Edward Stott (1859-1918)
Master of Colour And Atmosphere
Towner Art Gallery, Eastbourne
Exhibition on until September 16, 2018
The Towner Art Gallery in Eastbourne is always worth a visit, especially for the exhibitions it puts on of lesser known artists. Such is the case with the current exhibition “Edward Stott: Master of Colour and Atmosphere”. On the centenary of his death, this is the first comprehensive show of work from throughout his career in 40 years.
Edward Stott was born William Edward Stott at Quarry Hill, Wardleworth, Rochdale, on 25th April 1859. He later used and became known by his middle name to differentiate between him and equally celebrated fellow artist of the time William Stott, who in turn always referred to himself as William Stott of Oldham.
His father, Samuel, was a businessman, a mill owner, and who was also twice Mayor of Rochdale. Art for him was not a serious occupation, and certainly not for his son, whom he expected to follow him into business. With this in mind he had sent the young William to Rochdale Grammar School and the Kings School, Ely. In furtherance of his allotted career path, William Edward upon leaving school had to endure working for five years in a Manchester office, while trying to pursue an artistic education attending Manchester Academy of Fine Arts, with no support at all from his father.
These early beginnings somehow drew the attention of an unknown benefactor, whose funding enabled Stott to leave for Paris, with the disapproval of his family ringing in his ears, to begin his artistic career, from 1880 firstly at the studio of Carolus-Duran and then at the École Des Beaux-Arts from 1882-1884 under Cabanel. Paris at the time was in thrall to the plein-air movement and Stott embraced it enthusiastically. His early work was greatly influenced by that of Jules Bastien-Lepage after seeing his Jeanne D’Arc at the Salon of 1880 and soon Edward Stott in company with other artists was making forays into the French countryside especially around Grez-sur-Loing near Fontainebleau, to paint outdoors. Whilst in Paris he exhibited at the Salon.
On his return to England, he sought out similar rural locations to continue to paint, firstly at Evesham in Worcestershire, and finally coming to rest in Amberely in Sussex in 1889, which became a haven for him and where he was to remain for the rest of his life. To preserve the rural idyll as he saw it his popularity and financial success enabled him to buy up many properties in the village to prevent its ‘modernisation’ and development.
He began exhibiting at the Royal Academy from 1883 and in 1886 was a founder member of the New England Art Club. He was an enthusiastic supporter of the New Gallery showing there with George Frederick Watts and Edward Burne-Jones amongst others.
He later came under the influence of Jean-Francois Millet and his later works increasingly took on Millet’s biblical subject matter, using the local population as his models in the rural setting whilst retaining a concern with the accurate rendering of atmospheric, twilight effects of the surrounding countryside. So much so that he became known as the “painter of the field and the twilight”, “…he shows me more beauty in twilight than I had discovered in it for myself. Looking at the twilight by the memory of what he has already shown me, I begin – mentally, hardly physically – to recognise more and more the truth of it. He does not literally record, but he impresses one with the sense of it.” (Laurence Housman, The Magazine of Art, “Mr. Edward Stott, The Painter of the Field and The Twilight” 1900).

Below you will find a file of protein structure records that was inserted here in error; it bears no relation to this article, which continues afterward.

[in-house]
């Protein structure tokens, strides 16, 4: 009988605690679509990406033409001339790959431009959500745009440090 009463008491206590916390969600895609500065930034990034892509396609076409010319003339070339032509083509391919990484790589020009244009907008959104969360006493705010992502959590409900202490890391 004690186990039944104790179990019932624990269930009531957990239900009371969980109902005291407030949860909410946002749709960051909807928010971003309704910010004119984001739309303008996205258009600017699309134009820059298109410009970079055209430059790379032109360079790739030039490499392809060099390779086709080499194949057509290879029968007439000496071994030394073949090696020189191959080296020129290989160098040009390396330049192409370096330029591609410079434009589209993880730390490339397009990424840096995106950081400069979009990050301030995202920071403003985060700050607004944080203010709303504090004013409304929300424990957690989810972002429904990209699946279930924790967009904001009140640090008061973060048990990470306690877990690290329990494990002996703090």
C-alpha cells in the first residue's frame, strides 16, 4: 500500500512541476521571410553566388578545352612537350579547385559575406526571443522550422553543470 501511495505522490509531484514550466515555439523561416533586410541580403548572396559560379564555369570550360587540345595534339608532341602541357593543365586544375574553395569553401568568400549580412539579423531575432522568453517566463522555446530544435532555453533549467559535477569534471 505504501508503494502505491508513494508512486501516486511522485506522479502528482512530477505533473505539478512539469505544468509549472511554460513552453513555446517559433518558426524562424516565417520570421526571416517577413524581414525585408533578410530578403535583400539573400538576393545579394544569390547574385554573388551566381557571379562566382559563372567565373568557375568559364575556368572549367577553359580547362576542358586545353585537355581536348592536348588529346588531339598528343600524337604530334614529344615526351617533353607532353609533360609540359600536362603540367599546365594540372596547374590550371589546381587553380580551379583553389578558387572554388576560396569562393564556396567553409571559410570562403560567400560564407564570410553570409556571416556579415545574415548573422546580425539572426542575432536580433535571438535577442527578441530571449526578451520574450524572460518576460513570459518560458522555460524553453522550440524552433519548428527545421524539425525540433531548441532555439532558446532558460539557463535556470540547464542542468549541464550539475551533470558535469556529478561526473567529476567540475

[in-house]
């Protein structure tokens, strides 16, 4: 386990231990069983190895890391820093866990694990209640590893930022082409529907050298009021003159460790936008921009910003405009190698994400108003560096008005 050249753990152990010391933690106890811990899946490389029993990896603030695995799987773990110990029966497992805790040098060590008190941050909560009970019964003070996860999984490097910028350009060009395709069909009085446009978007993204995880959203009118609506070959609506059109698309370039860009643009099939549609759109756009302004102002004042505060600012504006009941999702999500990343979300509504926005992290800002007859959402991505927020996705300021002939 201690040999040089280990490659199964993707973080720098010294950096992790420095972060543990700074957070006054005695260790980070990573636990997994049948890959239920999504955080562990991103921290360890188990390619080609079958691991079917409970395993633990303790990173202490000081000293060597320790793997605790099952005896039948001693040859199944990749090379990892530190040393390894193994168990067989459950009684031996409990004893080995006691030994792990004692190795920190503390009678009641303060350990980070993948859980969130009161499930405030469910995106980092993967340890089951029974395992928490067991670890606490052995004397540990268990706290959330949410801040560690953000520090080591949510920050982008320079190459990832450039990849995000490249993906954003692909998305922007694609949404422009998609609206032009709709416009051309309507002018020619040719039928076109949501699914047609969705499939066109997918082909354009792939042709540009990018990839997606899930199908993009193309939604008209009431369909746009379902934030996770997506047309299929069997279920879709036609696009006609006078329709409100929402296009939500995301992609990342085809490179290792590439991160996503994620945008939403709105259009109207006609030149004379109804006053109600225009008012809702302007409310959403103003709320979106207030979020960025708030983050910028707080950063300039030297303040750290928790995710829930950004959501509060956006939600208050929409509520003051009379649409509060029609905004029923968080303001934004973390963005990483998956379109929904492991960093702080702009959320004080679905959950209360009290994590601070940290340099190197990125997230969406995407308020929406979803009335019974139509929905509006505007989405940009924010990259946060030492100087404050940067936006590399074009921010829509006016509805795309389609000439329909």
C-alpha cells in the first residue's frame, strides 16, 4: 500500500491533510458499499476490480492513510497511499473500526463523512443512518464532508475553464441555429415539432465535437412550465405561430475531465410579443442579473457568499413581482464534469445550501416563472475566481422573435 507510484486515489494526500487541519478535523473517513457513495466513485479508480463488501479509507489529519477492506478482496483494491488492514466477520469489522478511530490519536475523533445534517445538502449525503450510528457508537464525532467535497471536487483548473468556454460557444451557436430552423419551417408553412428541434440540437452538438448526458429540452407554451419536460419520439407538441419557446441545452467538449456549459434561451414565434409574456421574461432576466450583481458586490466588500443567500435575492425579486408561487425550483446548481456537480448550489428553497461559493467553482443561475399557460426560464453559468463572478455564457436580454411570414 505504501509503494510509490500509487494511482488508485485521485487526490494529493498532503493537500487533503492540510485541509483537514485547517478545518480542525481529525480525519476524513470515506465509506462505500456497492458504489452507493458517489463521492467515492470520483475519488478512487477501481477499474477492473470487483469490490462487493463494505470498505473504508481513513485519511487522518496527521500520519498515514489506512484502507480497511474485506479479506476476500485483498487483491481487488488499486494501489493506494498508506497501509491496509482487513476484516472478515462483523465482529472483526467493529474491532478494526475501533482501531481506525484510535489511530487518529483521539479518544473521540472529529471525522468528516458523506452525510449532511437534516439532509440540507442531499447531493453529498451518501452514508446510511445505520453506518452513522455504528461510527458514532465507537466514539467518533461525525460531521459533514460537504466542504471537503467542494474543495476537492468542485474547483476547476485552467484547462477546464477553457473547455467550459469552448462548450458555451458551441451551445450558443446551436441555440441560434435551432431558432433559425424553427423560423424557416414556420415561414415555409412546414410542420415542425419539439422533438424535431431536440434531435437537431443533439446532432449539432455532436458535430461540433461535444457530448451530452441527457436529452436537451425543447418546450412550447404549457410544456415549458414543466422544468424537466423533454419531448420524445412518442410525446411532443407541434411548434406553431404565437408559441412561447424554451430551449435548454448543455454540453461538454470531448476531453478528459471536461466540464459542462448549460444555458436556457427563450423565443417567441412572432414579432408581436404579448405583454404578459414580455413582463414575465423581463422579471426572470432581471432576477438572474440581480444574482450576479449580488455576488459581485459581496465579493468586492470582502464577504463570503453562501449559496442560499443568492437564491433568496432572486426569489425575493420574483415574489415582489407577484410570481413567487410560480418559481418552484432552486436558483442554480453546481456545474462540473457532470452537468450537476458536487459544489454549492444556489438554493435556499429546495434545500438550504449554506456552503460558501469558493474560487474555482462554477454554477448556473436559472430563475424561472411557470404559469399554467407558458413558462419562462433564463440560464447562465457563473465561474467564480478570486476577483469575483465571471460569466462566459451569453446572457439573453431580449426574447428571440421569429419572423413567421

In 1893 writing about Stott’s “Labourer’s Cottage Supper Time” A leading critic of the time George Moore mused that –
“…his picture-poems are not so strong or soul-searching as those of the great Breton painter (Millet), but they are as true, and they are as spontaneous an expression of feeling. Their very weakness is a charm. That homely little cottage in the vague green evening – a tree strangely green, the green meadows and the one window burning in the midst of this green! The children like little phantoms in the green dusk! A sense of home and of family. Tenderly felt and told in the simplest language; a love of humble things, and a desire to induce in the spectator the love that the painter felt for such things.’
He did not paint these later canvases outdoors. His normal way of working was to make numerous studies in pencil and pastel, and to make notes regarding the weather conditions and light and colour, which he would then use to produce paintings in his studio. His painting technique developed from his earlier bold handling seen in such paintings as the French Kitchen Garden or Feeding the Ducks to one where he applied numerous thin layers of oil paint in small almost pointillist marks, to build up the surface glow of dappled light effects in the painting. It was a time-consuming process.
In 1893 Stott wrote
“…to me in [Impressionism] has no relation whatever with any of the technicalities of painting. To me it means a combined impression of the artist’s feeling with the [character] of the subject, whether light and delicate or strong and powerful; in short a recording of the impression of the artist’s nature.”
He was elected an Associate of the Royal Academy in 1906. He died on 19th March 1918
Some notable works from the exhibition:
I have put together a small gallery of Stott’s works including some of the studies he made in drawing or pastel which you can see below
Marion Hepworth Dixon, “Edward Stott: An Appreciation” The Studio, Vol. 55, 1912
Laurence Housman , “Mr Edward Stott, Painter of the Field and the Twilght” The Magazine of Art, 1900